What’s love got to do with it? Well, when it comes to relationships, pretty much everything!
The inspiration for this post is from the work I do with the couples I see. One of the key factors to a relationship working, even after a number of set backs is the love that a couple feel for each other. Especially if they still feel “in love” with each other.
There, to me at least, is a difference from loving someone, and being “in love” with someone. We can love lots of people in our lives, family members, friends and our partner. However, from both clinical and personal experience, there’s a different feeling about the person you want to share you life romantically with. This feeling is what I, and often my clients, term being “in love”. That you don’t just care for this person and want to be happy for them, but you have a longing to be with them and to allow them fully into your life.
Often those I find that are scared to enter a romantic relationship are those that can’t quite allow themselves to let go and really fall in love. Often for fear of being hurt and being made vulnerable. This for them outweighs any perceived gain in wellbeing through the notion of loving and being loved. All I say to those people, and anyone who feels a kindred spirit reading this, is that just try! You can still be in control of you and your feelings. However, by letting yourself fall for someone else you stand to create a partnership that is greater than the sum of its parts. This is an almost magical experience. But, it does take work to maintain.
Here we come to perhaps the crux of this post, how do you maintain a romantic relationship? How do you remain “in love”? The good news, is it can be pretty simple. It hinges around communication and listening. If you and your partner can continue to talk and share where you’re both at, both good and bad (slightly arbitrary terms, but you get the idea), then you stand the best chance of having a long lasting, loving romantic relationship.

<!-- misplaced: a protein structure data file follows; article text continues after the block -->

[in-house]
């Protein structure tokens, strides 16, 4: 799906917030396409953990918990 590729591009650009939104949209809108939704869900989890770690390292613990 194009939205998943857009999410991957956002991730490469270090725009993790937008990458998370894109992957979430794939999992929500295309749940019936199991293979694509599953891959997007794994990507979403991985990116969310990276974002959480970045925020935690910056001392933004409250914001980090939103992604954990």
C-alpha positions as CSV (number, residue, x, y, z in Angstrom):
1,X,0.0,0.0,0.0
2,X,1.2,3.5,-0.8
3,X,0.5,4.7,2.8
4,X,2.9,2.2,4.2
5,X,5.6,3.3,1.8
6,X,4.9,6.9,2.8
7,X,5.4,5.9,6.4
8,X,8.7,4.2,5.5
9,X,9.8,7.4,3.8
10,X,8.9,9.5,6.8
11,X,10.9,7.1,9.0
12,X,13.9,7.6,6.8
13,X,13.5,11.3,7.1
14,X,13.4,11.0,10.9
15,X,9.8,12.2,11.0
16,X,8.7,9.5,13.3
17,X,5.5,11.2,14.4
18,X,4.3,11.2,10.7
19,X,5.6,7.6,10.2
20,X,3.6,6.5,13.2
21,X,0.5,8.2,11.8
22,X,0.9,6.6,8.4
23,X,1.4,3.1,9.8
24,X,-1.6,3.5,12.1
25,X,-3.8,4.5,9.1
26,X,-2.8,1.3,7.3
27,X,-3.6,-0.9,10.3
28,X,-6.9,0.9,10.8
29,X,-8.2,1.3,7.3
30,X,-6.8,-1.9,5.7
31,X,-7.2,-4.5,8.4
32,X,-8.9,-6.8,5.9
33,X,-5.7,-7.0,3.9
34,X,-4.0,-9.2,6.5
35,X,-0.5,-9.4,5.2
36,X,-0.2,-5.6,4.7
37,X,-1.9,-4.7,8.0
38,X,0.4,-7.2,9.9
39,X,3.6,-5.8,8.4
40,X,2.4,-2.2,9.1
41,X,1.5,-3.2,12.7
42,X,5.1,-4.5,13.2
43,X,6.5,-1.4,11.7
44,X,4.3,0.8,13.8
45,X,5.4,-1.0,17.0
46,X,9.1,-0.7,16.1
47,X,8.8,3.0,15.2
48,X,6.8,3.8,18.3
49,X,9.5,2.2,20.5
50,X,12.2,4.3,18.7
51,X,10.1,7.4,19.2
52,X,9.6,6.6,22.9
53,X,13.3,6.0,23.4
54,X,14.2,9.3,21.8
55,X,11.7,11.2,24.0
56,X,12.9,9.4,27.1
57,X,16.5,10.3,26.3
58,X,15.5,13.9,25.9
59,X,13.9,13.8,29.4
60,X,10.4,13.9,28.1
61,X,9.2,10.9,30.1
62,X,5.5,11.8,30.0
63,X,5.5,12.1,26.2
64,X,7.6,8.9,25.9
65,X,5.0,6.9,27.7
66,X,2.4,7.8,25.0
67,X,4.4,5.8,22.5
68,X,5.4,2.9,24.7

As time rolls on, it’s natural that you and your partner will develop as people, you might find new things that appeal or ways of thinking alter. Sadly, this can lead to couples coming apart, as this growth is taken as growing apart. But it needn’t. It’s perfectly possible to grow as individuals and as a couple, by working through and sharing what’s happening. However, silently getting on with things is often a recipe for issues. Parties in the couple will start to feel distant and perhaps alienated. Assumptions then creep in, and being “in love” slowly degrades into mere love and affection at best. At worst, couple lose the love they had for each other, pick up on their differences and pull themselves apart.
There are of course couples that genuinely just don’t work, no matter how much talking they manage. They come to realise their differences are just too great, and that they’re not suited to one another. That their relationship is perhaps a mess and a tangle of it’s parts, rather than as mentioned above, greater than the sum of it’s parts. If this is the case, then gently separate. Accept that as a romantic partnership it doesn’t work and hopefully remain amicable.
For those that do work as a romantic couple, then you need to accept there will be a level of work required to keep your relationship in top shape. This isn’t “hard” work, but “smart” work. Making sure your partner feels listened to, respected and very much loved. Make sure you keep doing things that invigorate your relationship. If you start to feel a “rut” explore it and figure out together how to alter that feeling, it will be possible. Keep making each other feel special and totally wanted. Taking someone for granted is a sure-fire way to create a relationship that doesn’t feel very special.
Finally, if you feel you can’t quite figure it out as a couple, then get someone like me involved as soon as you can. As the earlier you do it, the more it’ll just be a “nudge” in the right direction and feel less like a “fix”.
Bottom line, love each other and enjoy each other. Have fun!!